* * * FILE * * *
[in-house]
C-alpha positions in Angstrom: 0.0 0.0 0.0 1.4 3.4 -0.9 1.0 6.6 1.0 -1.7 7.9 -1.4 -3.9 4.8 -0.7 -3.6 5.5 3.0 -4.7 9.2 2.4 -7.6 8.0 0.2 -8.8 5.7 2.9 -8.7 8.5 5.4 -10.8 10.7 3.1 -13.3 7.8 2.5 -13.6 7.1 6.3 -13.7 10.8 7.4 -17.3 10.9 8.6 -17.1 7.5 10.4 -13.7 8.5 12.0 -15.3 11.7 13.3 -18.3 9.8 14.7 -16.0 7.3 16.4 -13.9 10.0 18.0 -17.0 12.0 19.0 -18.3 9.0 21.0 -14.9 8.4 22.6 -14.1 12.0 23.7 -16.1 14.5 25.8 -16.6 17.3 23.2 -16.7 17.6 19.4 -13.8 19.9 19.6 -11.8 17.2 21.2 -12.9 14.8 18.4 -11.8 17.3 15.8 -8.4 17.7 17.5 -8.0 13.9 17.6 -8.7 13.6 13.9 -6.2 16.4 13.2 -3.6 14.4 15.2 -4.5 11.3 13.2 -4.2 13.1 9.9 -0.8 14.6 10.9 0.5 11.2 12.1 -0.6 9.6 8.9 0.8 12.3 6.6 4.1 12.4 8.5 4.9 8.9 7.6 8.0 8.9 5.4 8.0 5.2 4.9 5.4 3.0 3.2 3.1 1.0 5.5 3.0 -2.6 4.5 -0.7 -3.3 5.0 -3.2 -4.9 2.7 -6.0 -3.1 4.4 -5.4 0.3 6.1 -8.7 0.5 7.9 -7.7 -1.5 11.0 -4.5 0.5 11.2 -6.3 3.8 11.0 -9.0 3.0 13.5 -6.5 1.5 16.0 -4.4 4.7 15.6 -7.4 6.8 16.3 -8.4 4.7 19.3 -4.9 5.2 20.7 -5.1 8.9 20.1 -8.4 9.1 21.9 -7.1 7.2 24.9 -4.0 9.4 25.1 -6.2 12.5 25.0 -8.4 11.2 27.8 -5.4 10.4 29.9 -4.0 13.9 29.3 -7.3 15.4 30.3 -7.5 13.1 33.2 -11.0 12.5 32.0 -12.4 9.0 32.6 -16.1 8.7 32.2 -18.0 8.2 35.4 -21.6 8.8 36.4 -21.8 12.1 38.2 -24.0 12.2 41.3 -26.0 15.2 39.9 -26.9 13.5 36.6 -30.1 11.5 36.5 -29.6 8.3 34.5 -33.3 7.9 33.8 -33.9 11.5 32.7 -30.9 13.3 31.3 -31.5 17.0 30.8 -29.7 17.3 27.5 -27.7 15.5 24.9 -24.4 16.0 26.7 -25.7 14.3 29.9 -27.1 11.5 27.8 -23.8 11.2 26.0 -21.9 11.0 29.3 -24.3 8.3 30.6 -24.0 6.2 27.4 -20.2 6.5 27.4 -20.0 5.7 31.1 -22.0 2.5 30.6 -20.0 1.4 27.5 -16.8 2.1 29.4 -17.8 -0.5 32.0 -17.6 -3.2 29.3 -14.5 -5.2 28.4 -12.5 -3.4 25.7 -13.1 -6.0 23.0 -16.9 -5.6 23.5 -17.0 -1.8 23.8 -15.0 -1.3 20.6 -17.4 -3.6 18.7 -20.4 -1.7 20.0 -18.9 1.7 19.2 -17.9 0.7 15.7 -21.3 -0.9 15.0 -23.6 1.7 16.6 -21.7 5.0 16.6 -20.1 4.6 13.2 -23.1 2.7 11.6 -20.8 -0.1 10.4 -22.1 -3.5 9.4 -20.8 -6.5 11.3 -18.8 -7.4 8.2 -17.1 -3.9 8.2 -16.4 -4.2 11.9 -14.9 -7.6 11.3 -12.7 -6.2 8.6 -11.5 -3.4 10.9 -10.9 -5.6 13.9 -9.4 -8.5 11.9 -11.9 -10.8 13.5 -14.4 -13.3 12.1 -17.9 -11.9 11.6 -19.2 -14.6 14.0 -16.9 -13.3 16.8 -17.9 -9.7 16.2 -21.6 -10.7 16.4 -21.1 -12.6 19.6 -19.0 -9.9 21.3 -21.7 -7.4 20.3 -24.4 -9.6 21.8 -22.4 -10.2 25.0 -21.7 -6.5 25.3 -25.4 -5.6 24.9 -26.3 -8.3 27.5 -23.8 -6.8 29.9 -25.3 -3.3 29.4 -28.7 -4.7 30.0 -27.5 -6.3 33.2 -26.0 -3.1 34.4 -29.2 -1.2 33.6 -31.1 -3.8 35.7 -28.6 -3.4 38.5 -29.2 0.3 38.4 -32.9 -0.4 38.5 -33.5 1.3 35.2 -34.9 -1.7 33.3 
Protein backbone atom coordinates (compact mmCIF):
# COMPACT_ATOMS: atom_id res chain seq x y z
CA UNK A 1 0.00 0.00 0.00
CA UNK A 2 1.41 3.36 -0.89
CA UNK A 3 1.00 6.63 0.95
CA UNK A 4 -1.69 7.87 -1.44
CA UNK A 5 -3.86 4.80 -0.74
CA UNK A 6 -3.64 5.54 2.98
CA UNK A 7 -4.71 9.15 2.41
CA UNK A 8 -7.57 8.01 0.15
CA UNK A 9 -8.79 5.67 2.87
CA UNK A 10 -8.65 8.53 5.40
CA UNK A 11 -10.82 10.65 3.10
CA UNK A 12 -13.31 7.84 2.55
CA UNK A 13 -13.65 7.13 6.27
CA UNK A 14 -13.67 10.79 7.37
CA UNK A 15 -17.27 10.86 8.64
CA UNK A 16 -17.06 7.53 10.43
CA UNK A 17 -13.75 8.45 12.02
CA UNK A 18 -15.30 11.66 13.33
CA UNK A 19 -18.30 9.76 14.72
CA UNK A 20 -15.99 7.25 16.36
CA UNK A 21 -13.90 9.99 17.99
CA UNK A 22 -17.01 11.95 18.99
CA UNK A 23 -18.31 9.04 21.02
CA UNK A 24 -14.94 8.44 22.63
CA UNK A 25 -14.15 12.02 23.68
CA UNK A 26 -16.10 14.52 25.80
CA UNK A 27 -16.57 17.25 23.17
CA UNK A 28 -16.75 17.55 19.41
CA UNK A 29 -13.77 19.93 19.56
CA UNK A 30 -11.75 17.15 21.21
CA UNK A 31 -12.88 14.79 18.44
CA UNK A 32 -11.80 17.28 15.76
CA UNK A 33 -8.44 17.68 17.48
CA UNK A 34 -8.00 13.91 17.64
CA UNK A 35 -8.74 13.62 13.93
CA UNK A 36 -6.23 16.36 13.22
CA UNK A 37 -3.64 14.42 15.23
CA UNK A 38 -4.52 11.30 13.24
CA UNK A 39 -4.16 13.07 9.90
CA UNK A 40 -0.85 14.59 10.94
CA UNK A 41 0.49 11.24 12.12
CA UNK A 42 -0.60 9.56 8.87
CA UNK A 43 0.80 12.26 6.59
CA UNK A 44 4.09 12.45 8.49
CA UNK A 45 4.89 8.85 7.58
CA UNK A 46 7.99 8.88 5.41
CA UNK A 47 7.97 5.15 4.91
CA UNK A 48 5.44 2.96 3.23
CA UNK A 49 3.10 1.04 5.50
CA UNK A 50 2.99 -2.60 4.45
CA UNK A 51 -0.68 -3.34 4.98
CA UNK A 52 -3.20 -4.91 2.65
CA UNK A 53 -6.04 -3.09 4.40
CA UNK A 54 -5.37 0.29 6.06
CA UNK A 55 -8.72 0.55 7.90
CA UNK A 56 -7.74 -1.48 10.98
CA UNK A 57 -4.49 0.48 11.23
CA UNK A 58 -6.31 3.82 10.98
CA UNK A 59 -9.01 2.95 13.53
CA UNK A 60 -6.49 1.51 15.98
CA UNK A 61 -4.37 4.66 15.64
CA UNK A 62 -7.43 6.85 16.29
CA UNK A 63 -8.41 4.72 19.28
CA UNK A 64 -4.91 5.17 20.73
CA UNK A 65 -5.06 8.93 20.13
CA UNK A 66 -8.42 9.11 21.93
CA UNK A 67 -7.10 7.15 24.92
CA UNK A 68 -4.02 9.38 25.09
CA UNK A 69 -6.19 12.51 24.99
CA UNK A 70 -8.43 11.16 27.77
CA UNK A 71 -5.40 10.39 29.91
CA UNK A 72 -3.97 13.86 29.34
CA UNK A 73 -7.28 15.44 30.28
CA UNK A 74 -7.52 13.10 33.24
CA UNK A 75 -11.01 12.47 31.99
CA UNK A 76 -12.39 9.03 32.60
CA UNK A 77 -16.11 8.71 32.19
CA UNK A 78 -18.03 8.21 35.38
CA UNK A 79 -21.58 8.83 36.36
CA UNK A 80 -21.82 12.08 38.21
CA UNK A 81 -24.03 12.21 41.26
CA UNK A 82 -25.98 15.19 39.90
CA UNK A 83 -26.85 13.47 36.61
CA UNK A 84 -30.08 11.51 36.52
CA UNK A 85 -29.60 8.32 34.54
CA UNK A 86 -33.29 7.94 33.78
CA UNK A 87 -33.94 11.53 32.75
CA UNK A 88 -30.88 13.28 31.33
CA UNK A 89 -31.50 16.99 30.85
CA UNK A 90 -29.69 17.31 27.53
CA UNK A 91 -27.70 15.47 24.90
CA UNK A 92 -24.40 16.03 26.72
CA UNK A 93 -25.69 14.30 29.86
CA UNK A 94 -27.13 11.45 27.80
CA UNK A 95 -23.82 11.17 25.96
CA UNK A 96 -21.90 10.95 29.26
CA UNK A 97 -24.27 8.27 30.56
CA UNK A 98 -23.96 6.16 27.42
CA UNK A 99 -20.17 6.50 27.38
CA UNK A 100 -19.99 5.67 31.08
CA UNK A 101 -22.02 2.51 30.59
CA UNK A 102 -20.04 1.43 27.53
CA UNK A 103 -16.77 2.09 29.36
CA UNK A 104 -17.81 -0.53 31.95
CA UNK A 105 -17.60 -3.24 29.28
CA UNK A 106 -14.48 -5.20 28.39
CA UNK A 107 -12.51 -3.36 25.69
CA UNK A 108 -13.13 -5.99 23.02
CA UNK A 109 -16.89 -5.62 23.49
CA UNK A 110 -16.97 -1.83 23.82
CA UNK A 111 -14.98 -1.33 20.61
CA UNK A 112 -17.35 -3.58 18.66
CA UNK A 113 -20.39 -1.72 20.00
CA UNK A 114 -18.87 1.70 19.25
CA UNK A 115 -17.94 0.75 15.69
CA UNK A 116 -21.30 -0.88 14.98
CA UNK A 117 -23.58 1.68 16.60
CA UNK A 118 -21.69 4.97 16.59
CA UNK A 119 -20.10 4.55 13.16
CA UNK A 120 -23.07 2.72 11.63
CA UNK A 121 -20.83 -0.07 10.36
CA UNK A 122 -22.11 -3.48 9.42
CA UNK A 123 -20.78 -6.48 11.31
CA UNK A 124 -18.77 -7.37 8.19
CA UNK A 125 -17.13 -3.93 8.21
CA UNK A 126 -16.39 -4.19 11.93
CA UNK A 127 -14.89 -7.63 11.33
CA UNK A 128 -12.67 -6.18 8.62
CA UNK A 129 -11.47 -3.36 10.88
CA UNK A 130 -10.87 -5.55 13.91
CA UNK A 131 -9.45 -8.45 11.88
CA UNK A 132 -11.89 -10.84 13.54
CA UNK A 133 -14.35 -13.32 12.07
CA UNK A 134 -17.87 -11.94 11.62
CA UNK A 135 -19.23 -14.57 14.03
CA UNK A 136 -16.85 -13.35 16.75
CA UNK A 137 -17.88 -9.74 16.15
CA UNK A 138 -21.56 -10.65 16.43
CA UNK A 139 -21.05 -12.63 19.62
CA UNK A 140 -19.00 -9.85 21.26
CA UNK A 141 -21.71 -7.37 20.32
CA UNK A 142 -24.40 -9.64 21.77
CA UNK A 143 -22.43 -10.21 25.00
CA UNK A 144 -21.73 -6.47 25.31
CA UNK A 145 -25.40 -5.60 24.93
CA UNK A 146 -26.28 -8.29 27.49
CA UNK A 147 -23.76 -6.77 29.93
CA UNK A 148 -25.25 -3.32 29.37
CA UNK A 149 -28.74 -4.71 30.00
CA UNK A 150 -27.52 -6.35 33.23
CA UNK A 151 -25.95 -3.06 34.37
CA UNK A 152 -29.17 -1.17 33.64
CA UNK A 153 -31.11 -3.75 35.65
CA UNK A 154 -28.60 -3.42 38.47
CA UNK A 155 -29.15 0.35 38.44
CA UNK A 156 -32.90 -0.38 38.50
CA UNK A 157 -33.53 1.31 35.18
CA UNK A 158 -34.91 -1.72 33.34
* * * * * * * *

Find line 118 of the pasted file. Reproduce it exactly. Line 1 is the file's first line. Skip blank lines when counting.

CA UNK A 114 -18.87 1.70 19.25